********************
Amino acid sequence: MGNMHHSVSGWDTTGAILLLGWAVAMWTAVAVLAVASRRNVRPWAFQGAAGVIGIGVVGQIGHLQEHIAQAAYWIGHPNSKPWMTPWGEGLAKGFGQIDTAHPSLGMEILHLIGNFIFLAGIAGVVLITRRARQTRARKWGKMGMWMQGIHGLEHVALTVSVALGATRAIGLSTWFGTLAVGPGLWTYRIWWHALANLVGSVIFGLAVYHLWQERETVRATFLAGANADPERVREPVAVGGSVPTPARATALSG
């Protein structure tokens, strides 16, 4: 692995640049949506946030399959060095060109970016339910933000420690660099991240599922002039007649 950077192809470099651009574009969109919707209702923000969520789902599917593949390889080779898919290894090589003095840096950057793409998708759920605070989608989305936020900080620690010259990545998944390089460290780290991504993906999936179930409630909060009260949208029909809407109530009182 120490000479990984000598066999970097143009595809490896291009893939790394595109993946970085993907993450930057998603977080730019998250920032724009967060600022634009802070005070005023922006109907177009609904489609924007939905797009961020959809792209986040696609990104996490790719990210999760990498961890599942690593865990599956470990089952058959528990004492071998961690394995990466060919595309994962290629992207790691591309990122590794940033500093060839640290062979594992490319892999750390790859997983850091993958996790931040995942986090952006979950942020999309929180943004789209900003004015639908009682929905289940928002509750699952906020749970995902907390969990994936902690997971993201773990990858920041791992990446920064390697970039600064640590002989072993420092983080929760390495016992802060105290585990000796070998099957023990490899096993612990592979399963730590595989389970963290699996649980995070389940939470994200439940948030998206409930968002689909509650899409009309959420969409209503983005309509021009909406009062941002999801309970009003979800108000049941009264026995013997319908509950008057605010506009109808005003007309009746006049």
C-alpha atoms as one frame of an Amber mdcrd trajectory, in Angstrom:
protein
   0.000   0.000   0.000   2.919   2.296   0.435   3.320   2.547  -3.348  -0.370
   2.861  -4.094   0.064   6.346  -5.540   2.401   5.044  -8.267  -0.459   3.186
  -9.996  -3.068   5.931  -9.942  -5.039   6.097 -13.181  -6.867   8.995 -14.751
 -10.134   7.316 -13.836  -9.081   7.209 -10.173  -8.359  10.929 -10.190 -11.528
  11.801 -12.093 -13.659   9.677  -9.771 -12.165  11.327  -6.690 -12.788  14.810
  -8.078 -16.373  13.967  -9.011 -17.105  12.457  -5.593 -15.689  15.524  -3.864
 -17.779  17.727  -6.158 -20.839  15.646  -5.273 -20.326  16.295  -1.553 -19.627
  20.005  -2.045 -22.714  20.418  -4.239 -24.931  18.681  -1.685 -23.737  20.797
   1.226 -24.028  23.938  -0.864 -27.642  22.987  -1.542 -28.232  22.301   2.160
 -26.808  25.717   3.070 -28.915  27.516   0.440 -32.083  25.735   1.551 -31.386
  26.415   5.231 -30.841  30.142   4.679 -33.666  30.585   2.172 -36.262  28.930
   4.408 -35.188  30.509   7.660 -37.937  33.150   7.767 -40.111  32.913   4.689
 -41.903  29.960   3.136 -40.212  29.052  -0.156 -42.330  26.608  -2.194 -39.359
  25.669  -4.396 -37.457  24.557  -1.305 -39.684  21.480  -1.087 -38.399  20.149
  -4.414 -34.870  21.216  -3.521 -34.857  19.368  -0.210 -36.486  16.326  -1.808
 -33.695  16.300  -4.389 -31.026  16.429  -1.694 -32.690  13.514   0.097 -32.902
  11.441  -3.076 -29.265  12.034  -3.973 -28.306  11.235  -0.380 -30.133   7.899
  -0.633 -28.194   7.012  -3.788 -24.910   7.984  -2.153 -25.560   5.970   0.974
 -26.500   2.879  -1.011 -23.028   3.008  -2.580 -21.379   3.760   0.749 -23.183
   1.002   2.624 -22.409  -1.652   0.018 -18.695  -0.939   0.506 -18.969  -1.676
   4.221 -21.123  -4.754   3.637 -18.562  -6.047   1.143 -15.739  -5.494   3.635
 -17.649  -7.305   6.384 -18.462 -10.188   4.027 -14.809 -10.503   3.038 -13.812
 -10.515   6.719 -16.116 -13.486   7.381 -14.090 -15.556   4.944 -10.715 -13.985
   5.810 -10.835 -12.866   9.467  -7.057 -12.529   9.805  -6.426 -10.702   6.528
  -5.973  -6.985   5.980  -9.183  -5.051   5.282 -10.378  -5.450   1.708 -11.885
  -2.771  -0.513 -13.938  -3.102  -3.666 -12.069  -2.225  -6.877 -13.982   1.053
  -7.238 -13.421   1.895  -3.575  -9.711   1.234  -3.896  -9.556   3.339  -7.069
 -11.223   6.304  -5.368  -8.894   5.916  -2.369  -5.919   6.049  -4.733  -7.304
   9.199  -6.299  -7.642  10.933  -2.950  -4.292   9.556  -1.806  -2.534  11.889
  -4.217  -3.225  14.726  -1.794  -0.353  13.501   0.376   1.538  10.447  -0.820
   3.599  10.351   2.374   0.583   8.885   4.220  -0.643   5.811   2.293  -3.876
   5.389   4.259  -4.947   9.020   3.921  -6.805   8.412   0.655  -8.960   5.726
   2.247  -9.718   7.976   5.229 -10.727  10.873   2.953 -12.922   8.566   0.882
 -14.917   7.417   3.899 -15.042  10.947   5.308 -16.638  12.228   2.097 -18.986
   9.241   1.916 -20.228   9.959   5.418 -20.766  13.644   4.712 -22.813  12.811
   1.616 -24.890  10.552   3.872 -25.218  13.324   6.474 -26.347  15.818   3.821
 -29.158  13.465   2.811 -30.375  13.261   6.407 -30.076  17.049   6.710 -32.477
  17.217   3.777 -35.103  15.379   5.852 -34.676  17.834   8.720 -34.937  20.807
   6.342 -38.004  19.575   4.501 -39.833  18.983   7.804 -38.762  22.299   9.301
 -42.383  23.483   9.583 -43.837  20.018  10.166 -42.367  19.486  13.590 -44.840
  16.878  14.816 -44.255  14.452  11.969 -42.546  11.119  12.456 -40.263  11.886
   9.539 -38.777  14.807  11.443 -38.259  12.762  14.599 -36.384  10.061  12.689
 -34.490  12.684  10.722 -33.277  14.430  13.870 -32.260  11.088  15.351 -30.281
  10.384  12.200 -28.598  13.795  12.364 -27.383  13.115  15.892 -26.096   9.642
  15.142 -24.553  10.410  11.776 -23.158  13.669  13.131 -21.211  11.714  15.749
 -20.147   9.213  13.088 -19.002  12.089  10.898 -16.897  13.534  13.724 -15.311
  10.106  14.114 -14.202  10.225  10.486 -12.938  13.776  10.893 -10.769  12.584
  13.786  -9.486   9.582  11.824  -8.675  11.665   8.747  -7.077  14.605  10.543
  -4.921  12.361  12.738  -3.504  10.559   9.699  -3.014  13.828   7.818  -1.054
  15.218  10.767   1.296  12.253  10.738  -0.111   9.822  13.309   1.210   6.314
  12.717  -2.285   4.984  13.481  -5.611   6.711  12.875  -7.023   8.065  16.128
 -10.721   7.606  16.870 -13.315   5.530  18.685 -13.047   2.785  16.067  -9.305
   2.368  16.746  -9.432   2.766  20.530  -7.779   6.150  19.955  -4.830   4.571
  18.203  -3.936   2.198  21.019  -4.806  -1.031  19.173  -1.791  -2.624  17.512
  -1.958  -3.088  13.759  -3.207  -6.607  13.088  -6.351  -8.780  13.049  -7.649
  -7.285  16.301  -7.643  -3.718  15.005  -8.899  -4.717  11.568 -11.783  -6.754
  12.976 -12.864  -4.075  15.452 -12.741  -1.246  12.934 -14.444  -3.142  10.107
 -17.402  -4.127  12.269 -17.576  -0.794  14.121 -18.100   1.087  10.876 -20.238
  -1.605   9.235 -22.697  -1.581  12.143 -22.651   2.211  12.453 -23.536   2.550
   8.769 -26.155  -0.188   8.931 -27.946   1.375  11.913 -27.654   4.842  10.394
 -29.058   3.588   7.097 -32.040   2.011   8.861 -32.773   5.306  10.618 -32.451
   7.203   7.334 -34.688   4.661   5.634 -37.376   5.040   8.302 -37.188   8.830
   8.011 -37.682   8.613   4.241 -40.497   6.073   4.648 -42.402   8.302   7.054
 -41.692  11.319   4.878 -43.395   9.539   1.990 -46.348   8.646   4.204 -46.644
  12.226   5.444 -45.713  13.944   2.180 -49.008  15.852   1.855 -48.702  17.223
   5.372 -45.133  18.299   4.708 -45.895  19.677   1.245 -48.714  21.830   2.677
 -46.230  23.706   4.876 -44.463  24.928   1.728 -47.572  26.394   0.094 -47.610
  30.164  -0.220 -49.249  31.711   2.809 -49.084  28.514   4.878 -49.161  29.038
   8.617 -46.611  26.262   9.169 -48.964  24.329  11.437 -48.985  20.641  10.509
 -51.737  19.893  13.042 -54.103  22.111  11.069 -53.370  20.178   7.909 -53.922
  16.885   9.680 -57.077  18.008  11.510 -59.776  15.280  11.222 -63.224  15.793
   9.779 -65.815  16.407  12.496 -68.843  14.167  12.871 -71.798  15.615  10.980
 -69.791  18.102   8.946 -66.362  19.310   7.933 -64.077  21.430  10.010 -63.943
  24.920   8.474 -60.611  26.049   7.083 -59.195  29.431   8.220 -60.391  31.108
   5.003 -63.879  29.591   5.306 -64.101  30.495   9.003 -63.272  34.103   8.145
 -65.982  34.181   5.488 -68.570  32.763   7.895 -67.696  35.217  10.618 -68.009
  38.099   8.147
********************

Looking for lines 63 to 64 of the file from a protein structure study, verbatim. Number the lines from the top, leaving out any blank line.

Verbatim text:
  -1.605   9.235 -22.697  -1.581  12.143 -22.651   2.211  12.453 -23.536   2.550
   8.769 -26.155  -0.188   8.931 -27.946   1.375  11.913 -27.654   4.842  10.394